EditorialEditorial

The earth is a wonderful place. Spring is a fantastic device invented by God to draw our attention to Him. Really, it's too bad that we humans have such problems finding the rhythm and tranquility within ourselves that is constantly being reflected in nature.

Now is the time to find peace. There is a lot of disorder and violence in our country and we can't point to the war in Vietnam as the source of these troubles as has often been done in the past. The unrest is deeper than that. To put it simply, we are a very fragmented people, and we have great difficulty in even enjoying springtime together. Old people, business men, black people, women, and many other groups exist in this country, but individuals within these groups find it very uncomfortable at times to associate with one another. And nearly everyone from each group is experiencing some dissatisfaction–at times a gnawing dissatisfaction in their lives. We have Nature and we have our own inventions, but people aren't happy.

We lack peace in our minds, our families and our communities. We have realized perhaps that extended and developed technology is a tool of power and doesn't automatically serve to make life easier. A color television, for instance, will make life more difficult if everybody is always arguing about which program to watch. A second car won't help if it causes jealousy over who gets to drive it.

The more sophisticated and effective our transportation system, scientific research, communications, and weapons become, the greater we feel the contrast between the quality of what we have and what we are doing with it. What do we have to say to each other over the thousands of miles of telephone cables? There is some practical and good use being made of all of these things, of course, but the point is that we still feel dissatisfaction and we need peace.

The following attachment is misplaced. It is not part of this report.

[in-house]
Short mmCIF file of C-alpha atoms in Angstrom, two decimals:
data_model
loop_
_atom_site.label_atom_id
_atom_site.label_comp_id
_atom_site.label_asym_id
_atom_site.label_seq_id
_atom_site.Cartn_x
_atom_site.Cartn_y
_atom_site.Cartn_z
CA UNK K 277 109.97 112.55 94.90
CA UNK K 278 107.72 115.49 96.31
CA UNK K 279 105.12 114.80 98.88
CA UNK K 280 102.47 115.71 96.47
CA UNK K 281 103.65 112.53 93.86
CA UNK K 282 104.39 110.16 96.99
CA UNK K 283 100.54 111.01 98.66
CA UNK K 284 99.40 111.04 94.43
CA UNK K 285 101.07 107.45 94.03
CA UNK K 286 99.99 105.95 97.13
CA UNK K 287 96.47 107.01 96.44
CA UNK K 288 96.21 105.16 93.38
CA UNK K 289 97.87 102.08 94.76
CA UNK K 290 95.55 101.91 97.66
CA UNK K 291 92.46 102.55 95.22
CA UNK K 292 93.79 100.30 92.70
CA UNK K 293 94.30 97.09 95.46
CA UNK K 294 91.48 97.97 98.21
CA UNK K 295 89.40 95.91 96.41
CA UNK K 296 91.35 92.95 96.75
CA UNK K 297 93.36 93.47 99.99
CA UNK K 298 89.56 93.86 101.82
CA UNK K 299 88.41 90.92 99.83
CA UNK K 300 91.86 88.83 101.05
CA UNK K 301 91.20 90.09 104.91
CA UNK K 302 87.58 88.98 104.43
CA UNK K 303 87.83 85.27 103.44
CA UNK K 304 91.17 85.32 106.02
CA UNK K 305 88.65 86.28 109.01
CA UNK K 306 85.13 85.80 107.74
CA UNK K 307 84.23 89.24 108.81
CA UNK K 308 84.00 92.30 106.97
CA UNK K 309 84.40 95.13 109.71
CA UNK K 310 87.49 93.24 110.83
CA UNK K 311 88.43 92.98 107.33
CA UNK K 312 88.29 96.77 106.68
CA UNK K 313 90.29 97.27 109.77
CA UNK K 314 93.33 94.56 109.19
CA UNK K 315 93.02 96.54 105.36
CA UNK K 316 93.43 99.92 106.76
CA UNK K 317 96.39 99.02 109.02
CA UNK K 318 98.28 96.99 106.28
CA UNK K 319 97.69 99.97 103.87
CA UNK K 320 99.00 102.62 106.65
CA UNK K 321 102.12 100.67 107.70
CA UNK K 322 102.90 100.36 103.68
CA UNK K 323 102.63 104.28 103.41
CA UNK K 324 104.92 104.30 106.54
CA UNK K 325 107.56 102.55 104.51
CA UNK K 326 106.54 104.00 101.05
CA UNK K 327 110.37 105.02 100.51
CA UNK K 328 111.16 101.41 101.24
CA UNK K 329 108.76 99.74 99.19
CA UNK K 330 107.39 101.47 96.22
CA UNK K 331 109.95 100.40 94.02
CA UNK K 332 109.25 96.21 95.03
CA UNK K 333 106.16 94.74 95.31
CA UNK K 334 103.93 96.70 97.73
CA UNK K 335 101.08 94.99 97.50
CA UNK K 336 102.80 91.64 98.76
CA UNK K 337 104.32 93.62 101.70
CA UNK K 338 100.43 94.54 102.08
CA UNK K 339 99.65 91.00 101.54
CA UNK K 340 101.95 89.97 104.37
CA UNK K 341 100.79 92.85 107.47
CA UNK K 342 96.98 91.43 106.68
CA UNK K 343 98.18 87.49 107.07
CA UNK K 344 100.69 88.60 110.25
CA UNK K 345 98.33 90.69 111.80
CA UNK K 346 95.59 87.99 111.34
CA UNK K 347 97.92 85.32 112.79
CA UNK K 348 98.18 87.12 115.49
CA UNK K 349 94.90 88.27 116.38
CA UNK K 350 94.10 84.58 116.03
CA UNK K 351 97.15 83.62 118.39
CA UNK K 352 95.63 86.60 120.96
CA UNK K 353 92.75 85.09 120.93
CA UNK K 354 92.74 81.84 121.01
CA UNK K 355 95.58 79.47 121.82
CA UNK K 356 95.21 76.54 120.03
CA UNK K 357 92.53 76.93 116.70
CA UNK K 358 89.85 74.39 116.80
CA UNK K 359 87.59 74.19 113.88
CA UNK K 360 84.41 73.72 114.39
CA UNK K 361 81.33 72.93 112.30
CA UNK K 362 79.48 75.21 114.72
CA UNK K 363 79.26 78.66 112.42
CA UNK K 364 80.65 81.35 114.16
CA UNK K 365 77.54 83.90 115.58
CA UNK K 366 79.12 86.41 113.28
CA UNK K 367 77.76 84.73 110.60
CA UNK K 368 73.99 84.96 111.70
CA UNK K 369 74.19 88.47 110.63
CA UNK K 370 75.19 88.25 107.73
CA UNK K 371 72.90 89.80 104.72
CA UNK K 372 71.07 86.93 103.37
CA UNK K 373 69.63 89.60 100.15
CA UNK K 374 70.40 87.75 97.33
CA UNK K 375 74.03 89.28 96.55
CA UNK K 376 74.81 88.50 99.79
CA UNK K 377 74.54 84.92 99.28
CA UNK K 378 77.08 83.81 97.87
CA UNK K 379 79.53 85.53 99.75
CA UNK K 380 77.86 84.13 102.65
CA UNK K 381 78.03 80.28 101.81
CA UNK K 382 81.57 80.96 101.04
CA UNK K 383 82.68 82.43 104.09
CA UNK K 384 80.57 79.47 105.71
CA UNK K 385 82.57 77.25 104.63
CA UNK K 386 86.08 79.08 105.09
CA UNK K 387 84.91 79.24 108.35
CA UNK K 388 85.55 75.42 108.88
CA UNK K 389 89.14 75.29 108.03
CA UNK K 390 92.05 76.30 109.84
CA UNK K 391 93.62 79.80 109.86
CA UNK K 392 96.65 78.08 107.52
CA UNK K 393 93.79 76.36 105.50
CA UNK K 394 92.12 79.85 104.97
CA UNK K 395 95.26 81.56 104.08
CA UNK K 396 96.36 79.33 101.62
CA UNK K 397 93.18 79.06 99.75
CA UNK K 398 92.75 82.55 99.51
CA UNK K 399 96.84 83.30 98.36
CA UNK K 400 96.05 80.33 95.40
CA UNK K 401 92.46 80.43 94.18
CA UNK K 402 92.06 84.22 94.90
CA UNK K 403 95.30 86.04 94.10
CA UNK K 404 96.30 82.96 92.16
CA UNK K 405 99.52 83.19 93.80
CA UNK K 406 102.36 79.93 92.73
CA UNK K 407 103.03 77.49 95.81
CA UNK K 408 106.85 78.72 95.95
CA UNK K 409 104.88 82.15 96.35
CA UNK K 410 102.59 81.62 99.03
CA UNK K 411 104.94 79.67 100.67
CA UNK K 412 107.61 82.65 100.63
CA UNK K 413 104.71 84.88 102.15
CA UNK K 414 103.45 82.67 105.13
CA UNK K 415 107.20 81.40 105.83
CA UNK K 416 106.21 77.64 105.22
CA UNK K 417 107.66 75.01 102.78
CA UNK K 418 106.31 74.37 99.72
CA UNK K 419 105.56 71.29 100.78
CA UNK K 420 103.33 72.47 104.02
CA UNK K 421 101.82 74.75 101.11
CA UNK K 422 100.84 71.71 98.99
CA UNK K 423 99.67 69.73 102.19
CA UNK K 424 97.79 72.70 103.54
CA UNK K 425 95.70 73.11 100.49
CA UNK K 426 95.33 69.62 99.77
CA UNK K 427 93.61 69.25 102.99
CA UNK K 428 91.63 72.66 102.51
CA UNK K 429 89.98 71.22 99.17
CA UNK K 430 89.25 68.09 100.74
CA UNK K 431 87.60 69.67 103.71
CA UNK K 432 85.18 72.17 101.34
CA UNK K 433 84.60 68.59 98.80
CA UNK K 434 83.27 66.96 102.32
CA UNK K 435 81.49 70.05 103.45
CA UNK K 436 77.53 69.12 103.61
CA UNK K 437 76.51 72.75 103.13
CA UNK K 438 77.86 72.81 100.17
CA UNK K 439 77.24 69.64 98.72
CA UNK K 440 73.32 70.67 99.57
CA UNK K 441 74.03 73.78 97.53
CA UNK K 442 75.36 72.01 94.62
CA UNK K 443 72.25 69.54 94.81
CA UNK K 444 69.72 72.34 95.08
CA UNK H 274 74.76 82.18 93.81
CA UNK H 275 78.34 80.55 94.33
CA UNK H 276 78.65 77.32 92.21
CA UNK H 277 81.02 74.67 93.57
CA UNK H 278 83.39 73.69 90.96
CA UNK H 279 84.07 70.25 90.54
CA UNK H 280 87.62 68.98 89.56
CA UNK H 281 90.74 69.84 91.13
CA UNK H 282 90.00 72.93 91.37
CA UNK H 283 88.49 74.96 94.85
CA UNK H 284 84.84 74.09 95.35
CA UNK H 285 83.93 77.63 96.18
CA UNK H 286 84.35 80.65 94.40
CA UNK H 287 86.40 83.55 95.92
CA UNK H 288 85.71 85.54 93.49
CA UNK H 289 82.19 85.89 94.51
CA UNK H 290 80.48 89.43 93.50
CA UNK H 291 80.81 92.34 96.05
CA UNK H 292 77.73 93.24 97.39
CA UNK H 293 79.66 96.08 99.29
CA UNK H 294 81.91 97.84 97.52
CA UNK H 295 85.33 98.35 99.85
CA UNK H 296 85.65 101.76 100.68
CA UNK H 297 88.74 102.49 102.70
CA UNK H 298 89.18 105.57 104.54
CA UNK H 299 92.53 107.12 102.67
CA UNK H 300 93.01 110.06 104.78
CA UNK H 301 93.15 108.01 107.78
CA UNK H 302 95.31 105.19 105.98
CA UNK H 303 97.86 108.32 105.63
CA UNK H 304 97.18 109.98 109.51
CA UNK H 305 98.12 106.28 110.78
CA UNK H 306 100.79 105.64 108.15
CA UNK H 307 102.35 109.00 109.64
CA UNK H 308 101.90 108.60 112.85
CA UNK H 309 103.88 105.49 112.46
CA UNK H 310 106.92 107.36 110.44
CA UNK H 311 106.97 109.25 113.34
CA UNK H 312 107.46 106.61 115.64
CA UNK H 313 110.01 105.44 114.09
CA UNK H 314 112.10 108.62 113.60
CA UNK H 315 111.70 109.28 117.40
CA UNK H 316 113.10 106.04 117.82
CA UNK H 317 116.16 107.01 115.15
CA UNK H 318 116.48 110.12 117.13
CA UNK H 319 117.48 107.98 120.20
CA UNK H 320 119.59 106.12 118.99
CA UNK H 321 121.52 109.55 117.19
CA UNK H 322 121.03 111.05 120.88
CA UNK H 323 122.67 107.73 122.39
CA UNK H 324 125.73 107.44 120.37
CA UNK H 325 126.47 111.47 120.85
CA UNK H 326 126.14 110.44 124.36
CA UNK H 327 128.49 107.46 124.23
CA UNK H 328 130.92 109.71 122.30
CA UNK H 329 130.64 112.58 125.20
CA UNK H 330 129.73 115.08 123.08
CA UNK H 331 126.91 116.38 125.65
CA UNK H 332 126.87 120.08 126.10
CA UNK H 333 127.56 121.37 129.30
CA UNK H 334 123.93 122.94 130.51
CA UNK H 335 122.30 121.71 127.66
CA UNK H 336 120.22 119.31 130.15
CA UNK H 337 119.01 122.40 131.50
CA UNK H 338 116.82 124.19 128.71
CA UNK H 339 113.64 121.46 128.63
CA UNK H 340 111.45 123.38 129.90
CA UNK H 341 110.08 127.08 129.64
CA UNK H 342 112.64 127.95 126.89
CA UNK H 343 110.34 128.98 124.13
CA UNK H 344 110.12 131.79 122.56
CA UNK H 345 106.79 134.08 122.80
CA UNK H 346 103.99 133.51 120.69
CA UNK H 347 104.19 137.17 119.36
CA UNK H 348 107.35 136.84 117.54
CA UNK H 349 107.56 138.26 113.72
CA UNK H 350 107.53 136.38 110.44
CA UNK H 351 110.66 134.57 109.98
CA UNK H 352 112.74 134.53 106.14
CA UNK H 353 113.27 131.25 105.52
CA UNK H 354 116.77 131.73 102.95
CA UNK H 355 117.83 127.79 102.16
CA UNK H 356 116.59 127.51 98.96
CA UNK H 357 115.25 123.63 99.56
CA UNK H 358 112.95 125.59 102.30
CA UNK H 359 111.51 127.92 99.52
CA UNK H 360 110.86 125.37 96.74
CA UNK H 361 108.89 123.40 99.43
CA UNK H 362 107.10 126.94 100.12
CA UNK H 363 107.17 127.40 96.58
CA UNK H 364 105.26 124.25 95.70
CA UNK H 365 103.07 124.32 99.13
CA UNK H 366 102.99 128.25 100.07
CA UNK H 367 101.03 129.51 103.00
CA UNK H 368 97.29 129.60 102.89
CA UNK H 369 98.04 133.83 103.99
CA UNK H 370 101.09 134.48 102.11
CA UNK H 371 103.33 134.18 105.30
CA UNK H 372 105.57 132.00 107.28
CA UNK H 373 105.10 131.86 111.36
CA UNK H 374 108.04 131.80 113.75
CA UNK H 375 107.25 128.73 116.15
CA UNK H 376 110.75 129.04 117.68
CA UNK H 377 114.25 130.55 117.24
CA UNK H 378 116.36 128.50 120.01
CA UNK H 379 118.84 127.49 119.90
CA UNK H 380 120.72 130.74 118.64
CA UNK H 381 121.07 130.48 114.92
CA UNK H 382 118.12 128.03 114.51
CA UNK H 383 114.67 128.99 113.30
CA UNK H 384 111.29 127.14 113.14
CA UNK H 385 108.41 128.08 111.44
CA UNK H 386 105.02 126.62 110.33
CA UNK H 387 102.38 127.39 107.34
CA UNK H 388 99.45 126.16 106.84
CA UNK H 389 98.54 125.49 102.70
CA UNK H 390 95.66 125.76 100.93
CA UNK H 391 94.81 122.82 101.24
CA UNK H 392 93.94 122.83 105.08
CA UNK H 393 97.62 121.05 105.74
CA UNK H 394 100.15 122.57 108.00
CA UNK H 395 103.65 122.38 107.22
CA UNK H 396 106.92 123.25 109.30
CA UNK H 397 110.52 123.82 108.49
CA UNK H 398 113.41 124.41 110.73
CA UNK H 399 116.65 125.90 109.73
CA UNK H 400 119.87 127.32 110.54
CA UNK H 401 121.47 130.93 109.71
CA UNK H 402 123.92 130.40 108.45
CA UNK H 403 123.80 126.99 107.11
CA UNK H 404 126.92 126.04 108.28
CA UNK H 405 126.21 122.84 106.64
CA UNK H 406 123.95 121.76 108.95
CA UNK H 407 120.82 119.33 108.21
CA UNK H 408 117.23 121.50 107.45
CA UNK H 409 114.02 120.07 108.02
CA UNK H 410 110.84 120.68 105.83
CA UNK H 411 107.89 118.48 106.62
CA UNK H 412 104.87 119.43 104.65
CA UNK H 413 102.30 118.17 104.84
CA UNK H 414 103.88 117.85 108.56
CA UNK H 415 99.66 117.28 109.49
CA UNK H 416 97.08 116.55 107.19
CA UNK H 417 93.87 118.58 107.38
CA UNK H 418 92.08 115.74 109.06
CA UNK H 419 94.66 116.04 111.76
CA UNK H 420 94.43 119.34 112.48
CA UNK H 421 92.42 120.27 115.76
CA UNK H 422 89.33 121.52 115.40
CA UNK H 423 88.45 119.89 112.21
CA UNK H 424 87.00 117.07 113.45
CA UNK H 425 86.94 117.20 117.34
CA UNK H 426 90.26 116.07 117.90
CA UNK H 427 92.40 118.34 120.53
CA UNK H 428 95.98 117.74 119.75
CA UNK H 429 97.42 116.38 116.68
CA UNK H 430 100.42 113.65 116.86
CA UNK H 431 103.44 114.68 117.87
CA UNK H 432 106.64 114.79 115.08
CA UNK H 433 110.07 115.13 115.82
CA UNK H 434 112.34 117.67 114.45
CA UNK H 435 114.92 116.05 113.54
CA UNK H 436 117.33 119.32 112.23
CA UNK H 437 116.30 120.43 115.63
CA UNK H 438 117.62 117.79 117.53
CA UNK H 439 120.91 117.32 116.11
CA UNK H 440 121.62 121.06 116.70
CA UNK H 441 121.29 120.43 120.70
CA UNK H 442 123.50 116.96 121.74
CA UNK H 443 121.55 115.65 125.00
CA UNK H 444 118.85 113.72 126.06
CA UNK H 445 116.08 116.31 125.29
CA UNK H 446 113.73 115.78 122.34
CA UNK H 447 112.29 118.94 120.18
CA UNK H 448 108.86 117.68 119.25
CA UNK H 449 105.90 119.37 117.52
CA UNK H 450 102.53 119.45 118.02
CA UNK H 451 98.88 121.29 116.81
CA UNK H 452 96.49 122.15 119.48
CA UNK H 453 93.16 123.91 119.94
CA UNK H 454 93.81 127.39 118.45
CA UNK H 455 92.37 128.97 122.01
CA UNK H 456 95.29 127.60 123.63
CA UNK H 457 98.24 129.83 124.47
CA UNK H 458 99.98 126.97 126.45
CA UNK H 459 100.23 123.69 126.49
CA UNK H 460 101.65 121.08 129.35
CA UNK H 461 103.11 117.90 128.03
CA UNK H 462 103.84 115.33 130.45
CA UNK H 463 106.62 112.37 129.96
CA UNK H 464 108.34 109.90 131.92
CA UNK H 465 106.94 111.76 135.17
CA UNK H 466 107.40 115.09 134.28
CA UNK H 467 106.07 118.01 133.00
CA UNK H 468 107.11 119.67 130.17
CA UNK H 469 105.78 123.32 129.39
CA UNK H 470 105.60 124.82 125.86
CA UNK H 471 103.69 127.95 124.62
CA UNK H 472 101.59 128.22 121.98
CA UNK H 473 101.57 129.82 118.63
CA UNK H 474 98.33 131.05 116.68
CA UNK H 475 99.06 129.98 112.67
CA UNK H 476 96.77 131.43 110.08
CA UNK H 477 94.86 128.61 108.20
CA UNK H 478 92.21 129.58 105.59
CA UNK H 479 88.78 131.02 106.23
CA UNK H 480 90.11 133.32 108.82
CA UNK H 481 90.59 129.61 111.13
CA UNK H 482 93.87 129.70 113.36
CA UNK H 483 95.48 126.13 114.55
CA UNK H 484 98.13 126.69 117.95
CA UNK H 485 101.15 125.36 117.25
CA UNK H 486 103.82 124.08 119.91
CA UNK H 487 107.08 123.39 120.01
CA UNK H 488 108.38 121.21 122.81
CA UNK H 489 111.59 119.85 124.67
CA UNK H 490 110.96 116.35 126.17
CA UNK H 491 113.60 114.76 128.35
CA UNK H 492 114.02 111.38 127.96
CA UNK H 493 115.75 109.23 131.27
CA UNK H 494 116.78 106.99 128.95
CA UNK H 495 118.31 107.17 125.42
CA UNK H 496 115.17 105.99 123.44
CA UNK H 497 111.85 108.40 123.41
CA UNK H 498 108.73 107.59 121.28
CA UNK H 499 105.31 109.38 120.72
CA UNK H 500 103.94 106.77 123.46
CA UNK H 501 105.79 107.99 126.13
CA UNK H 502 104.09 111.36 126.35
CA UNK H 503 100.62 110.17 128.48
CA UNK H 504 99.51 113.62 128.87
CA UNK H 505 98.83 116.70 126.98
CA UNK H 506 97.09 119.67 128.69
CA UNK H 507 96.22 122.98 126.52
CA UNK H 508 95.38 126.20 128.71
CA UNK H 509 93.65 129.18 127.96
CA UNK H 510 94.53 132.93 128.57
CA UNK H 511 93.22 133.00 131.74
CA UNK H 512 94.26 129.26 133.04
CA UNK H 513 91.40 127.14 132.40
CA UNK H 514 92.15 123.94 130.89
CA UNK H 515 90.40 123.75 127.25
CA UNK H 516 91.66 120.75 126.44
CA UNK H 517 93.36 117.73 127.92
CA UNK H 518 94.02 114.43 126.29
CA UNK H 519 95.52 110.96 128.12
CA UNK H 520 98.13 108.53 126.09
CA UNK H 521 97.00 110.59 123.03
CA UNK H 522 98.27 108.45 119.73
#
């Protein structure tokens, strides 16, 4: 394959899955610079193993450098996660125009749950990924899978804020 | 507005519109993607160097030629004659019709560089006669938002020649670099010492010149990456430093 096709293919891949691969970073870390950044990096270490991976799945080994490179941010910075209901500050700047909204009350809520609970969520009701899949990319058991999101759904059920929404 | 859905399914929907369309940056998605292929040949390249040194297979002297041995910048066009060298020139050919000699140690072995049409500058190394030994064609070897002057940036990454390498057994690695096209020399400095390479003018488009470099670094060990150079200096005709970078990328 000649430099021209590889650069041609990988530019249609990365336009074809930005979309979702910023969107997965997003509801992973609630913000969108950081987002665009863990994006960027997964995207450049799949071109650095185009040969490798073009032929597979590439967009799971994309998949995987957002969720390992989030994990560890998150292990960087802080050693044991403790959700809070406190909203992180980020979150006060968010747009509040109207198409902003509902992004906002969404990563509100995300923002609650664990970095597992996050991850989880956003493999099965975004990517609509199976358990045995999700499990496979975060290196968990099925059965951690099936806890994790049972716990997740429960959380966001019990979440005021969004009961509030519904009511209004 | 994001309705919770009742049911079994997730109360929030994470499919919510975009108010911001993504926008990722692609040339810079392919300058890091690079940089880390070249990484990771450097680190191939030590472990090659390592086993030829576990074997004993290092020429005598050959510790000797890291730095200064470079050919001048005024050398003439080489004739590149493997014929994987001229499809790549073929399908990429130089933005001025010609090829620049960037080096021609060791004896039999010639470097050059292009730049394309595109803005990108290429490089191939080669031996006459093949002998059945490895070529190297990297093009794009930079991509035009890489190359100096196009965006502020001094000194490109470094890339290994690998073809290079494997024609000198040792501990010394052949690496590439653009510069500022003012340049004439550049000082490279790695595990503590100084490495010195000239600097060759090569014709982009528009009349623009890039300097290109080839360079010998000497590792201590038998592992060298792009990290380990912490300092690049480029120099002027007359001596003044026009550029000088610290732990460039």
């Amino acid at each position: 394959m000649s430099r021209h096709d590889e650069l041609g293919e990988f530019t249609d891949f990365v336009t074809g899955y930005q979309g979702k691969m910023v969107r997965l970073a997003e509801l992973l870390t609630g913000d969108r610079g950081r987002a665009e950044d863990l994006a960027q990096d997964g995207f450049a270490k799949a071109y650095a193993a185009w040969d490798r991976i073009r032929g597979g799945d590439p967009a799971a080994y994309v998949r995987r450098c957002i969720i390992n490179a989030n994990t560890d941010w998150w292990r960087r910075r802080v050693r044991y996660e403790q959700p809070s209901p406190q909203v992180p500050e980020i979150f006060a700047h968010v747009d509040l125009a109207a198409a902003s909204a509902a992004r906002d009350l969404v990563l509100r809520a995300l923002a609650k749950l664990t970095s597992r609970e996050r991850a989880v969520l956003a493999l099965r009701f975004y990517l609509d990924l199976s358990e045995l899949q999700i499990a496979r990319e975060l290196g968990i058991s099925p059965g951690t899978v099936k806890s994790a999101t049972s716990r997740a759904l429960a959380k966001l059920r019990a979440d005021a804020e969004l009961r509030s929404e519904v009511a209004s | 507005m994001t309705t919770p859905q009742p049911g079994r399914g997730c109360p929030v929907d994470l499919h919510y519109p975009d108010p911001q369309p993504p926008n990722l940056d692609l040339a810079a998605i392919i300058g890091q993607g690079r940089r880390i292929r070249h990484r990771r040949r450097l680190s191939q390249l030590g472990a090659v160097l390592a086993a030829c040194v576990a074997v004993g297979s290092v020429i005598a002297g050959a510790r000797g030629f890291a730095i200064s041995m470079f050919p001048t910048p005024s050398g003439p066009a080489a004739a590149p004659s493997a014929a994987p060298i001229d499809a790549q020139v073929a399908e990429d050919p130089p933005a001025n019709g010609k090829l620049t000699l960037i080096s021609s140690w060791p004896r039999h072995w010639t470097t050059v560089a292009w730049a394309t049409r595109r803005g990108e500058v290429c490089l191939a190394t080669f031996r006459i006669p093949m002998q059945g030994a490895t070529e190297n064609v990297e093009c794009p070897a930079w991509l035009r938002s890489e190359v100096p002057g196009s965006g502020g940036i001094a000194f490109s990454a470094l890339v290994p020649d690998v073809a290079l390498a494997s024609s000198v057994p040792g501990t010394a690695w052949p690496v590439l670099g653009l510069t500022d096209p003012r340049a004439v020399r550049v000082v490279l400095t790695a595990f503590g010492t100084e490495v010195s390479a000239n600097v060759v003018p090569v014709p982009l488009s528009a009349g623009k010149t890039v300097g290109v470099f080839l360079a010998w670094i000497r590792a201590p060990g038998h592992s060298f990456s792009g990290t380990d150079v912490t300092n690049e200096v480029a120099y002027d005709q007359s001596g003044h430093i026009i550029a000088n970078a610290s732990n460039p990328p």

There is a basic question that underlies all human actions and also every article in this magazine. That is, "What is the purpose of human life?" Most people don't seem to know, so there is both hope and despair in this world, but little clarity. People fear a scientific leap like genetic engineering because there is no trust that it will be used for completely humanitarian purposes. People fear the advent of old age because that is when despair seems toupper handupper'hand and death draws closer.

People of all backgrounds have been trying very hard to legislate peace, fight for peace, march and even drink their way to peace over these past years. Some have tried very hard and have put all of their hearts and souls into it. Most of us look for a better world only when we are unhappy, but now a new effort is needed. We need to try and we need to discern how peace is possible, both for us and for the whole world. Carl Sandburg wrote a poem in which he said:

"How is it that you speak English
and I speak English
and I never understand you
and you never understand me?"

Hope is a definite feeling that happens inexplicably inside human beings. It seems impossible that the whole world can be completely changed, yet that is required, and hope tells us that it will be done. Perhaps, to use a poet's license, overcoming impossibility is the lesson of Spring.

It will take something very powerful to bring us together, because we are now separated by long-standing divisions that have been evolving for thousands of years and through thousands of wars.

Spring is the time of year that we are drawn to look towards Nature, the one time of the year where we tend to appreciate the earth more. We can all agree on one thing; that we want our children and all of the world's children to be able to enjoy the majestic simplicity of Nature without having to struggle to see past beer cans, billboards or bomb craters. Earth is our common

ground, yet its gravity cannot unite humanity, nor can its beauty. We cannot even see the physical Creation clearly so many troubles are weighing down on us.

Neither bombs and ceasefires, drugs, spring, nor silence will give us the satisfaction that we need. Their effect is limited by time so they are not powerful enough to be trusted.

Unlike Buddha, Krishna, Jesus, or Mohammed, Guru Maharaj Ji has said that he can give peace to the whole world and he promises that he will give peace to all who ask sincerely, not limiting himself to one geographical location. People who have made statements like that in the past were not given a very good reception. They were ignored or treated badly. It is wisdom and our good fortune to learn from these mistakes and not to repeat them again.

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